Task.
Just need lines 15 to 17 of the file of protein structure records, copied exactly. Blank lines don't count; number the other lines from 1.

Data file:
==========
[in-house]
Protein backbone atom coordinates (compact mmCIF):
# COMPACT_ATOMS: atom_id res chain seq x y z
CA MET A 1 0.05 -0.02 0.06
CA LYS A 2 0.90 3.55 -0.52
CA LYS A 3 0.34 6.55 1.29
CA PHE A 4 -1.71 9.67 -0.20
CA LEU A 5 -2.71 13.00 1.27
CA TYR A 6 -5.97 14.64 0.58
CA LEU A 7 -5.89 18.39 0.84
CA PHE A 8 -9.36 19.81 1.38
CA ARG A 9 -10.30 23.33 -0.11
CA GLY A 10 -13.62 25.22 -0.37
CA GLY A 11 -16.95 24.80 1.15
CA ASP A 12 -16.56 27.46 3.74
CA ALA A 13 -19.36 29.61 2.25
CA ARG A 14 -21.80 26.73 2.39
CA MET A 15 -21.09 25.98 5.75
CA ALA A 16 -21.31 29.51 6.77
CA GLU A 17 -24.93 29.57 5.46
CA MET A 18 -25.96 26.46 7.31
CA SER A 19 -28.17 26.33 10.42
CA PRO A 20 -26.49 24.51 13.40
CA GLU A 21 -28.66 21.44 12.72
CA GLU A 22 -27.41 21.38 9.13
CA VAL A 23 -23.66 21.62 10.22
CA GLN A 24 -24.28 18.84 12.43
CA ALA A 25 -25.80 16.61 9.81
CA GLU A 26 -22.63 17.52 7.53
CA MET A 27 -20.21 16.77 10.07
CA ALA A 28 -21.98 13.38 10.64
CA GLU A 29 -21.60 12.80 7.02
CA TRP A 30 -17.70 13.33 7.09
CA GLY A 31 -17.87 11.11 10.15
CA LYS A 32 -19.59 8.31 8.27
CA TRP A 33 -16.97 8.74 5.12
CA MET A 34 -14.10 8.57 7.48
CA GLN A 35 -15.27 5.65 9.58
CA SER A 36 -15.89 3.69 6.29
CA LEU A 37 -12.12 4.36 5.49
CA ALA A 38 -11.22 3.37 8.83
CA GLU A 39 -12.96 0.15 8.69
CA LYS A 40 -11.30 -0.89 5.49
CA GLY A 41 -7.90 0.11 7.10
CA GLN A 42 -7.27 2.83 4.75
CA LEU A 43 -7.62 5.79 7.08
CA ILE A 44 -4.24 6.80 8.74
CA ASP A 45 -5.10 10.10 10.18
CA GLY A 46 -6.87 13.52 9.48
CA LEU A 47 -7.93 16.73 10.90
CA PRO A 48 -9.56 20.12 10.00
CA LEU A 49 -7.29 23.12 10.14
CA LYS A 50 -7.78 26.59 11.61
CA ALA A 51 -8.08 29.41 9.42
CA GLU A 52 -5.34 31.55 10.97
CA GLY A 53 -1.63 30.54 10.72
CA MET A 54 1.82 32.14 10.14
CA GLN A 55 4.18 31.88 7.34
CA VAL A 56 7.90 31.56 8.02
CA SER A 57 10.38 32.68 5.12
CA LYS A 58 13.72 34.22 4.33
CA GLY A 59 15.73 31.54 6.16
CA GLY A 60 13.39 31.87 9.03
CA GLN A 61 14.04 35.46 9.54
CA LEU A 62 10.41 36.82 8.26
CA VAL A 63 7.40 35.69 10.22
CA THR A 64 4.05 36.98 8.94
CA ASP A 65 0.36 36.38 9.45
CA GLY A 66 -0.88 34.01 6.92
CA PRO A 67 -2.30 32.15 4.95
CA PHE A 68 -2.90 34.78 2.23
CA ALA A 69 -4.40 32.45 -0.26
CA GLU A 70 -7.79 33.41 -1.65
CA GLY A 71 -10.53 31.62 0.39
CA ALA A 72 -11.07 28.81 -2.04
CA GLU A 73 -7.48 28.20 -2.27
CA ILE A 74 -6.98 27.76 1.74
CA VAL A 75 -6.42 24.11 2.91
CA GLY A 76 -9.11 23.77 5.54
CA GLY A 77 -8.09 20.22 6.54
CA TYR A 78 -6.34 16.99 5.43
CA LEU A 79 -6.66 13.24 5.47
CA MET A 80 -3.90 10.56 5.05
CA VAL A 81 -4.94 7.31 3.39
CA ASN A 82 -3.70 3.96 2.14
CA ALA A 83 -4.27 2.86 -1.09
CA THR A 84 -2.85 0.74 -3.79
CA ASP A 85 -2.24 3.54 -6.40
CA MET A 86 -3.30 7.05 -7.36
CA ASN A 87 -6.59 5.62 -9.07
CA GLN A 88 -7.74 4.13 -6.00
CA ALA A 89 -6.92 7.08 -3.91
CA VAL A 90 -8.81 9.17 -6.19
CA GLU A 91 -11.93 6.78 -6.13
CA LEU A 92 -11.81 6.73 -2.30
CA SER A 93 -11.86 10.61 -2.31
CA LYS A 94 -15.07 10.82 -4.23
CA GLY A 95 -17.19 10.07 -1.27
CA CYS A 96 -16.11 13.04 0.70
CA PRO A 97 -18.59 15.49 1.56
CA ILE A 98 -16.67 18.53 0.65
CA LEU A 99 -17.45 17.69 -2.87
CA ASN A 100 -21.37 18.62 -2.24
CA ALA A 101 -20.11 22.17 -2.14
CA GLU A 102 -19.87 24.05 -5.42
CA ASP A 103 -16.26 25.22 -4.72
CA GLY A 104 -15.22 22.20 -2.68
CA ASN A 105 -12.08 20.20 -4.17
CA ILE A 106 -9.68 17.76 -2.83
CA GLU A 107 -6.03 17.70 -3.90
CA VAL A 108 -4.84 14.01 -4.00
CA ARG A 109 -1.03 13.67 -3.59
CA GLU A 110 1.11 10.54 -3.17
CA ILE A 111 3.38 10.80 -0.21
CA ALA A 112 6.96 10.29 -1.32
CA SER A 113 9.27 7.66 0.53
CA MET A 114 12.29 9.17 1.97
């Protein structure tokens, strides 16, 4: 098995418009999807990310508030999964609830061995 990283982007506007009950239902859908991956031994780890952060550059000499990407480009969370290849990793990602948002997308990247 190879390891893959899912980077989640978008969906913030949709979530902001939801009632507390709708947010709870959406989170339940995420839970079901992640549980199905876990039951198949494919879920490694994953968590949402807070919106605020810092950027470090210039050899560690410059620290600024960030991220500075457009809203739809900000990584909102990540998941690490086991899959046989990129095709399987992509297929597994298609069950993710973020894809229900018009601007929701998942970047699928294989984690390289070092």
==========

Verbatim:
CA ASP A 12 -16.56 27.46 3.74
CA ALA A 13 -19.36 29.61 2.25
CA ARG A 14 -21.80 26.73 2.39